The past 2 decades have seen so many advances in the treatment of multiple myeloma; in addition, median patient survival has grown from just 3 years in the late 1990s to between 8 and 10 years today,1 with some patients exceeding that prognosis by many years. Although still considered a stubbornly incurable cancer, higher rates of complete response achieved by targeted, immunomodulatory, and cellular therapies, as well as with conventional treatments such as autologous stem cell transplantation, are leading to the use of terms such as “functional cure” and “cure fraction or relative survival.” “Functional cure” is used to describe patients who have experienced an excellent response to therapy but still have low levels of residual tumor cells in their bone marrow; and “cure fraction or relative survival” describes when the survival of a patient with myeloma is the same as a peer without myeloma. However, because most patients with myeloma face persistent relapses despite remaining on continuous maintenance therapy, they do not meet the criterion for “cure,” argues S. Vincent Rajkumar, MD, Edward W. and Betty Knight Scripps Professor of Medicine at the Mayo Clinic, Rochester, Minnesota.
S. Vincent Rajkumar, MD
“People with lifelong diabetes can take insulin and die of something else. Do we call that a cure? No,” said Dr. Rajkumar. “The word ‘cure’ has a specific meaning as explained by Eric C. Easson and Marion H. Russell in their 1963 paper defining cure in Hodgkin disease. In cancer, they noted, ‘cure’ should ‘connote that in time—probably a decade or two after treatment—there remains a group of disease-free survivors whose annual death rate from all causes is similar to that of a normal population group of the same sex and age distribution.’2 Cure requires a fixed duration of therapy, and, in a subset of patients, the disease never comes back after stopping therapy. That happens in many cancers, and we know what it looks like. In some localized, resectable solid tumors, you remove the cancer, and patients are cured. In Hodgkin lymphoma, diffuse large B-cell lymphoma, and childhood acute lymphoblastic leukemia, you give chemotherapy for a finite period of time, and a subset of patients are cured and live out a normal life without recurrence. That is the real definition of ‘cure,’ and I don’t want to change that definition.
Dr. Rajkumar continued: “What we are actually doing in myeloma is turning it into a chronic disease that people can live with and have a normal life, but I don’t use the word ‘cure’ in that circumstance, because it is not true since patients need to be on continuous therapy and continue to face multiple relapses while on therapy.”
In 2018, Dr. Rajkumar and his colleagues published an article on defining cure in multiple myeloma in which they assessed overall and progression-free survival of patients with myeloma aged 50 and younger and compared outcomes with similarly aged patients diagnosed with follicular lymphoma, diffuse large B-cell lymphoma, and Hodgkin lymphoma. They found that nearly all patients with diffuse large B-cell lymphoma and Hodgkin lymphoma—but not follicular lymphoma or multiple myeloma—alive 3 years following their diagnosis were essentially cured of their cancer; they also found that their subsequent survival was similar to the matched background population, and that there was an unequivocal plateau in the overall survival and progression-free survival curves. The research found that patients with myeloma have a 20-fold excess mortality risk at the 3-year landmark compared with the general population. “Although young patients with multiple myeloma have a 10-year overall survival of nearly 50%, they are typically not being cured,” concluded the study authors.3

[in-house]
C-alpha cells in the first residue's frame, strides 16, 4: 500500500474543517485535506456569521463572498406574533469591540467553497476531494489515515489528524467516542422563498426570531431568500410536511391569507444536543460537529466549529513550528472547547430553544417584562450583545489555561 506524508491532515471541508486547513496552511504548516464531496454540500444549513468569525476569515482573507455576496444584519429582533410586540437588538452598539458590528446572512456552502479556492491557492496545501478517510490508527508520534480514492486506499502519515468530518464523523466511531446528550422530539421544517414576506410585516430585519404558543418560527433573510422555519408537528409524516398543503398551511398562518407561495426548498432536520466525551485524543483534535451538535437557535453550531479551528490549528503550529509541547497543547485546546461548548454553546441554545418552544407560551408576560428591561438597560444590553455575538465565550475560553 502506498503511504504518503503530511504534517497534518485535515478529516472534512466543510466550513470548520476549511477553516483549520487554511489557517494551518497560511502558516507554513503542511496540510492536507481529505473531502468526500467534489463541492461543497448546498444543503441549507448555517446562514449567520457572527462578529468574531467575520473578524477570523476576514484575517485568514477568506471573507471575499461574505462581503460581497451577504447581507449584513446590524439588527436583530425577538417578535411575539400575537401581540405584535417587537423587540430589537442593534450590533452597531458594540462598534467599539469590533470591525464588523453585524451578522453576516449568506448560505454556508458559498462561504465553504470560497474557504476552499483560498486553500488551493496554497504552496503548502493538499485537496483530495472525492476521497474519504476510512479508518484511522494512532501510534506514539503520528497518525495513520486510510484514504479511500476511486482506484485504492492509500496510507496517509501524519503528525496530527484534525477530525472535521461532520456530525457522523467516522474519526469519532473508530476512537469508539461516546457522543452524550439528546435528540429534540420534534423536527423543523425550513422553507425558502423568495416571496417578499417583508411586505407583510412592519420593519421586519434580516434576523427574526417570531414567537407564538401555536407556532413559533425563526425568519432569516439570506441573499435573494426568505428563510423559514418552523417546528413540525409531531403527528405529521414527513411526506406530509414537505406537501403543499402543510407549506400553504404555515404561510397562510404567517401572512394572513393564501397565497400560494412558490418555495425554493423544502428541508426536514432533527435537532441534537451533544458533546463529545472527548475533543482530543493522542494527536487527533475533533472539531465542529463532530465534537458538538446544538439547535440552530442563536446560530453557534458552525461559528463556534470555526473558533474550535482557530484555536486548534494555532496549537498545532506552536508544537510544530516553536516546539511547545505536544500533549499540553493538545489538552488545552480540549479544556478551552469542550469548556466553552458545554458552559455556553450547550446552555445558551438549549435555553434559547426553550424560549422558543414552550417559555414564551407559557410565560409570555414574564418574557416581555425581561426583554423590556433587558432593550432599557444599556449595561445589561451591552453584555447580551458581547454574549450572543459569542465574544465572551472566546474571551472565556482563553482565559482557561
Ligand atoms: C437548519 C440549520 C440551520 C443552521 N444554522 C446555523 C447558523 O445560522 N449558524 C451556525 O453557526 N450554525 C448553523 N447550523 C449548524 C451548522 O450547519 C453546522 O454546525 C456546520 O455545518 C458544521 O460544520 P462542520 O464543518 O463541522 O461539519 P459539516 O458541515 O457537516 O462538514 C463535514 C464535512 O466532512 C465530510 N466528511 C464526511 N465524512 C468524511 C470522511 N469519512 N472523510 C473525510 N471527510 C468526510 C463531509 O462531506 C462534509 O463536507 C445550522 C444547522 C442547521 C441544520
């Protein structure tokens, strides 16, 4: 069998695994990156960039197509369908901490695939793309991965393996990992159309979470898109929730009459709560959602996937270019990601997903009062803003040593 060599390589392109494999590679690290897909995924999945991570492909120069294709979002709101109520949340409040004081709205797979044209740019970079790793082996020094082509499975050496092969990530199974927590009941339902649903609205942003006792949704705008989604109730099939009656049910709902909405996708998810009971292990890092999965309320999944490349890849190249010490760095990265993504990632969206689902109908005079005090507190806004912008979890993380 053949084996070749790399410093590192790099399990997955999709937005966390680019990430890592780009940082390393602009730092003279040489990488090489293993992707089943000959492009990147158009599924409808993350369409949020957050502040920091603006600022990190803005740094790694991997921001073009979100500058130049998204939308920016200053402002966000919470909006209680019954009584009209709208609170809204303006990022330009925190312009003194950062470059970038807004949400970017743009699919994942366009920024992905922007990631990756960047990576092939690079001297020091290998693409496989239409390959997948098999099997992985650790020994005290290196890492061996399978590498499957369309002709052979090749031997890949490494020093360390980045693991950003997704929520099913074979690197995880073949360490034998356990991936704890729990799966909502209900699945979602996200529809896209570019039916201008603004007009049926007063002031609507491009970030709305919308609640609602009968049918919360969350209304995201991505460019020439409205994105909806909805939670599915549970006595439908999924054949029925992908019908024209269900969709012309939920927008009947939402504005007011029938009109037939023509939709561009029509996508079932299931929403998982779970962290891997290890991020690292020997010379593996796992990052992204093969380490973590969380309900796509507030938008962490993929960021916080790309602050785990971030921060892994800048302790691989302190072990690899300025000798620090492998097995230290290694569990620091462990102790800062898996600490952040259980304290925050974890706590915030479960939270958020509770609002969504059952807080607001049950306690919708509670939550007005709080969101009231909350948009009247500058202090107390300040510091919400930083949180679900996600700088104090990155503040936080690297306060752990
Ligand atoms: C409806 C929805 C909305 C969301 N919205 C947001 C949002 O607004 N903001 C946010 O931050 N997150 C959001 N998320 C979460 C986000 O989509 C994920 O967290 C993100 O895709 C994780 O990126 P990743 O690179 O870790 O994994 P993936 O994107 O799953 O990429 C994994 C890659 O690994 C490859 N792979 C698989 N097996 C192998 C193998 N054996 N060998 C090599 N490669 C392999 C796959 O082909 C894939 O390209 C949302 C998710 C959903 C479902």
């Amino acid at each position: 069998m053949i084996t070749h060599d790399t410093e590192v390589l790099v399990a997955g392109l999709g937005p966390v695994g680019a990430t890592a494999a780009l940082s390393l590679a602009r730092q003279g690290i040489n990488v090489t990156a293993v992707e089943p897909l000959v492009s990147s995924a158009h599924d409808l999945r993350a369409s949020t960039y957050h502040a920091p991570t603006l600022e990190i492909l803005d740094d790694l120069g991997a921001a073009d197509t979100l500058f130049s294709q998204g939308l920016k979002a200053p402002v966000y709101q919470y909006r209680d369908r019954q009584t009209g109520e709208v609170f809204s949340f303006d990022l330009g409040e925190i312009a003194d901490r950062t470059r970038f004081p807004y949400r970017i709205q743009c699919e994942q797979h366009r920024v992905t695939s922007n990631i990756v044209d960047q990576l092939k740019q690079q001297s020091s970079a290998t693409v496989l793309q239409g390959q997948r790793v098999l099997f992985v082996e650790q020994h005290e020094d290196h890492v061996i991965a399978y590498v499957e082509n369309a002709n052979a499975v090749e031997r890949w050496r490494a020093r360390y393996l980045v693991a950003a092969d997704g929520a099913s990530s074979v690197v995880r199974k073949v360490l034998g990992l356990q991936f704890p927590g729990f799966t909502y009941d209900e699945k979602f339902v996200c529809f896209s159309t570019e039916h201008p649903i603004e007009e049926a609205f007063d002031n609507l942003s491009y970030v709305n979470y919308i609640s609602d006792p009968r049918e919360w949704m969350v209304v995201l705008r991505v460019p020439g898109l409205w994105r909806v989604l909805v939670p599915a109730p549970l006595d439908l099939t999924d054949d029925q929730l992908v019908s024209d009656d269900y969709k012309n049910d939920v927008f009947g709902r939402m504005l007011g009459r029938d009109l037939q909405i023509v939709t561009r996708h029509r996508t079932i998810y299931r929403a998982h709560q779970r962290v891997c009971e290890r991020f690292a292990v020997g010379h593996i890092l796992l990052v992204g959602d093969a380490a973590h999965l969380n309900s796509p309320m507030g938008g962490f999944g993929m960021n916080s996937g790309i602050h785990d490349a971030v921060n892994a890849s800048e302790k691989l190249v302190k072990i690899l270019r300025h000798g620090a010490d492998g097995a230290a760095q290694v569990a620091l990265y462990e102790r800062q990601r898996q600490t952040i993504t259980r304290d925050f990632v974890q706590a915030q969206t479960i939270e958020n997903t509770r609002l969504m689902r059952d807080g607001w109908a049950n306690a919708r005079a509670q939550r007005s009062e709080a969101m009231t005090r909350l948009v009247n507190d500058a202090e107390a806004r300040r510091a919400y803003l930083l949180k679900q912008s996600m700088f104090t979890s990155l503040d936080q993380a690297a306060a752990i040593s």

The ASCO Post talked with Dr. Rajkumar about his study’s results; what can be considered a “cure” in myeloma; and whether myeloma is curable if found early.
Determining Cure in Myeloma
In your study “Defining Cure in Multiple Myeloma,” you compared survival outcomes of young patients with myeloma with those of patients with other blood malignancies and concluded that myeloma remains an incurable cancer. Other studies show using a “total therapy” (TT) approach in which all myeloma-active drugs are used in the upfront setting to target drug-resistant subclones during initial treatment to prevent later relapse resulted in a “cure fraction” of almost 50% in patients receiving the TT3 maintenance protocol of dexamethasone, thalidomide, and bortezomib.4 Are these patients “cured” of myeloma?
You have to read our paper with a different frame of mind. It was not our intention to describe survival or progression-free survival or define cure in myeloma. We just wanted to give people a picture of what overall survival and progression-free survival curves of curable diseases, such as diffuse large B-cell lymphoma and Hodgkin lymphoma, look like and how different myeloma and follicular lymphoma look in comparison.